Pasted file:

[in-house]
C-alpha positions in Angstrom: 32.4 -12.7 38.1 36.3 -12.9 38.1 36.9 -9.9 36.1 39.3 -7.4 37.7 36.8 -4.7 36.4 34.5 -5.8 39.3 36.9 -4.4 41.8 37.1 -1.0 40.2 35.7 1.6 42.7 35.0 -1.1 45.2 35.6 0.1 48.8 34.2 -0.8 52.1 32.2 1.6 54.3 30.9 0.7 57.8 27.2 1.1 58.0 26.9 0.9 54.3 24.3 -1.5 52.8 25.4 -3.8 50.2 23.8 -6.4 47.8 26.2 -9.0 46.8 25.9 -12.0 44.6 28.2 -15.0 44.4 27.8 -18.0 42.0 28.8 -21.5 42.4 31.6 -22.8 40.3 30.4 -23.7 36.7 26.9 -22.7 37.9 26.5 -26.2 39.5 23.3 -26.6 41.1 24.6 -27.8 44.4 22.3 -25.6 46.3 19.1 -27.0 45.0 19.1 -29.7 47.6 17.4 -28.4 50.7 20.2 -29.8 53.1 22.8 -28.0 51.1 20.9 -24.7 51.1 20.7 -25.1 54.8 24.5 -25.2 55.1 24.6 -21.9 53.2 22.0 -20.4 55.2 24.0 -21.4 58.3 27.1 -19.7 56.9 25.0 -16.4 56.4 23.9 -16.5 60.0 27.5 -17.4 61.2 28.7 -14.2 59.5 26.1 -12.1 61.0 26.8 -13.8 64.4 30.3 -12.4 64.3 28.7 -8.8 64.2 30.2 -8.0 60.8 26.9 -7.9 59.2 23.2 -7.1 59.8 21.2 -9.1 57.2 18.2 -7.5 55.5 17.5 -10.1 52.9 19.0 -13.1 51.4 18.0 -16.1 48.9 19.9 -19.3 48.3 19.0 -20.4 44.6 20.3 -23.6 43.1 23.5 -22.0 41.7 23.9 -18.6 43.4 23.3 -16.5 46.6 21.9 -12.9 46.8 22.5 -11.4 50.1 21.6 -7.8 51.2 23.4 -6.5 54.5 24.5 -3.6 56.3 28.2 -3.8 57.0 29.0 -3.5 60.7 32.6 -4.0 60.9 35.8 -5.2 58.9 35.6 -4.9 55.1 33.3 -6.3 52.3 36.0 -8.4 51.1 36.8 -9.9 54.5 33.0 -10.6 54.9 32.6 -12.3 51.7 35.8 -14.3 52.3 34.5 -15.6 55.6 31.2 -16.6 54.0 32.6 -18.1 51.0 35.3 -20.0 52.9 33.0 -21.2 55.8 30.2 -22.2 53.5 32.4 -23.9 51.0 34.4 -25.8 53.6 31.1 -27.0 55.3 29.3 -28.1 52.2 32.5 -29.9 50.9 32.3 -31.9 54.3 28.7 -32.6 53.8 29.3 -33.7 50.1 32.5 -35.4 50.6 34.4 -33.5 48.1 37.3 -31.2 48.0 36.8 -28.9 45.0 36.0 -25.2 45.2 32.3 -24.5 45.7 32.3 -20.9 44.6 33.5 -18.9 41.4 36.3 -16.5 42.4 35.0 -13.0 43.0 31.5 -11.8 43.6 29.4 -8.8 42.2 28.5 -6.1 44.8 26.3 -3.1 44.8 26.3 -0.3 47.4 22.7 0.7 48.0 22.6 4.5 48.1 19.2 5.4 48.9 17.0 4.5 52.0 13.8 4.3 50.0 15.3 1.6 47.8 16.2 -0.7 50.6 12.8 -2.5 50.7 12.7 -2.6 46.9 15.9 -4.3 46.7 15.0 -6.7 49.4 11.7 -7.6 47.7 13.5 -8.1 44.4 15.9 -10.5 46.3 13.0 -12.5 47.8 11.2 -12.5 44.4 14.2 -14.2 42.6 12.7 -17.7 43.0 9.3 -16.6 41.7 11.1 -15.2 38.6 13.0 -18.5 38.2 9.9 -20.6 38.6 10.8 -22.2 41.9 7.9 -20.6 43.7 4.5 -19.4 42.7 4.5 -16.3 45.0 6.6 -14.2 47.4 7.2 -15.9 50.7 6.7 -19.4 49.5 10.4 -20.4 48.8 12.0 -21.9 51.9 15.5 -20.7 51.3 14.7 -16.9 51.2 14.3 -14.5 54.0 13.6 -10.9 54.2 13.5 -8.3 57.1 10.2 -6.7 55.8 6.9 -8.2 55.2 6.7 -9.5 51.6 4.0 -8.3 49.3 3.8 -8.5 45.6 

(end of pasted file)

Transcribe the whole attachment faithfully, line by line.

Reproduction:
[in-house]
C-alpha positions in Angstrom: 32.4 -12.7 38.1 36.3 -12.9 38.1 36.9 -9.9 36.1 39.3 -7.4 37.7 36.8 -4.7 36.4 34.5 -5.8 39.3 36.9 -4.4 41.8 37.1 -1.0 40.2 35.7 1.6 42.7 35.0 -1.1 45.2 35.6 0.1 48.8 34.2 -0.8 52.1 32.2 1.6 54.3 30.9 0.7 57.8 27.2 1.1 58.0 26.9 0.9 54.3 24.3 -1.5 52.8 25.4 -3.8 50.2 23.8 -6.4 47.8 26.2 -9.0 46.8 25.9 -12.0 44.6 28.2 -15.0 44.4 27.8 -18.0 42.0 28.8 -21.5 42.4 31.6 -22.8 40.3 30.4 -23.7 36.7 26.9 -22.7 37.9 26.5 -26.2 39.5 23.3 -26.6 41.1 24.6 -27.8 44.4 22.3 -25.6 46.3 19.1 -27.0 45.0 19.1 -29.7 47.6 17.4 -28.4 50.7 20.2 -29.8 53.1 22.8 -28.0 51.1 20.9 -24.7 51.1 20.7 -25.1 54.8 24.5 -25.2 55.1 24.6 -21.9 53.2 22.0 -20.4 55.2 24.0 -21.4 58.3 27.1 -19.7 56.9 25.0 -16.4 56.4 23.9 -16.5 60.0 27.5 -17.4 61.2 28.7 -14.2 59.5 26.1 -12.1 61.0 26.8 -13.8 64.4 30.3 -12.4 64.3 28.7 -8.8 64.2 30.2 -8.0 60.8 26.9 -7.9 59.2 23.2 -7.1 59.8 21.2 -9.1 57.2 18.2 -7.5 55.5 17.5 -10.1 52.9 19.0 -13.1 51.4 18.0 -16.1 48.9 19.9 -19.3 48.3 19.0 -20.4 44.6 20.3 -23.6 43.1 23.5 -22.0 41.7 23.9 -18.6 43.4 23.3 -16.5 46.6 21.9 -12.9 46.8 22.5 -11.4 50.1 21.6 -7.8 51.2 23.4 -6.5 54.5 24.5 -3.6 56.3 28.2 -3.8 57.0 29.0 -3.5 60.7 32.6 -4.0 60.9 35.8 -5.2 58.9 35.6 -4.9 55.1 33.3 -6.3 52.3 36.0 -8.4 51.1 36.8 -9.9 54.5 33.0 -10.6 54.9 32.6 -12.3 51.7 35.8 -14.3 52.3 34.5 -15.6 55.6 31.2 -16.6 54.0 32.6 -18.1 51.0 35.3 -20.0 52.9 33.0 -21.2 55.8 30.2 -22.2 53.5 32.4 -23.9 51.0 34.4 -25.8 53.6 31.1 -27.0 55.3 29.3 -28.1 52.2 32.5 -29.9 50.9 32.3 -31.9 54.3 28.7 -32.6 53.8 29.3 -33.7 50.1 32.5 -35.4 50.6 34.4 -33.5 48.1 37.3 -31.2 48.0 36.8 -28.9 45.0 36.0 -25.2 45.2 32.3 -24.5 45.7 32.3 -20.9 44.6 33.5 -18.9 41.4 36.3 -16.5 42.4 35.0 -13.0 43.0 31.5 -11.8 43.6 29.4 -8.8 42.2 28.5 -6.1 44.8 26.3 -3.1 44.8 26.3 -0.3 47.4 22.7 0.7 48.0 22.6 4.5 48.1 19.2 5.4 48.9 17.0 4.5 52.0 13.8 4.3 50.0 15.3 1.6 47.8 16.2 -0.7 50.6 12.8 -2.5 50.7 12.7 -2.6 46.9 15.9 -4.3 46.7 15.0 -6.7 49.4 11.7 -7.6 47.7 13.5 -8.1 44.4 15.9 -10.5 46.3 13.0 -12.5 47.8 11.2 -12.5 44.4 14.2 -14.2 42.6 12.7 -17.7 43.0 9.3 -16.6 41.7 11.1 -15.2 38.6 13.0 -18.5 38.2 9.9 -20.6 38.6 10.8 -22.2 41.9 7.9 -20.6 43.7 4.5 -19.4 42.7 4.5 -16.3 45.0 6.6 -14.2 47.4 7.2 -15.9 50.7 6.7 -19.4 49.5 10.4 -20.4 48.8 12.0 -21.9 51.9 15.5 -20.7 51.3 14.7 -16.9 51.2 14.3 -14.5 54.0 13.6 -10.9 54.2 13.5 -8.3 57.1 10.2 -6.7 55.8 6.9 -8.2 55.2 6.7 -9.5 51.6 4.0 -8.3 49.3 3.8 -8.5 45.6 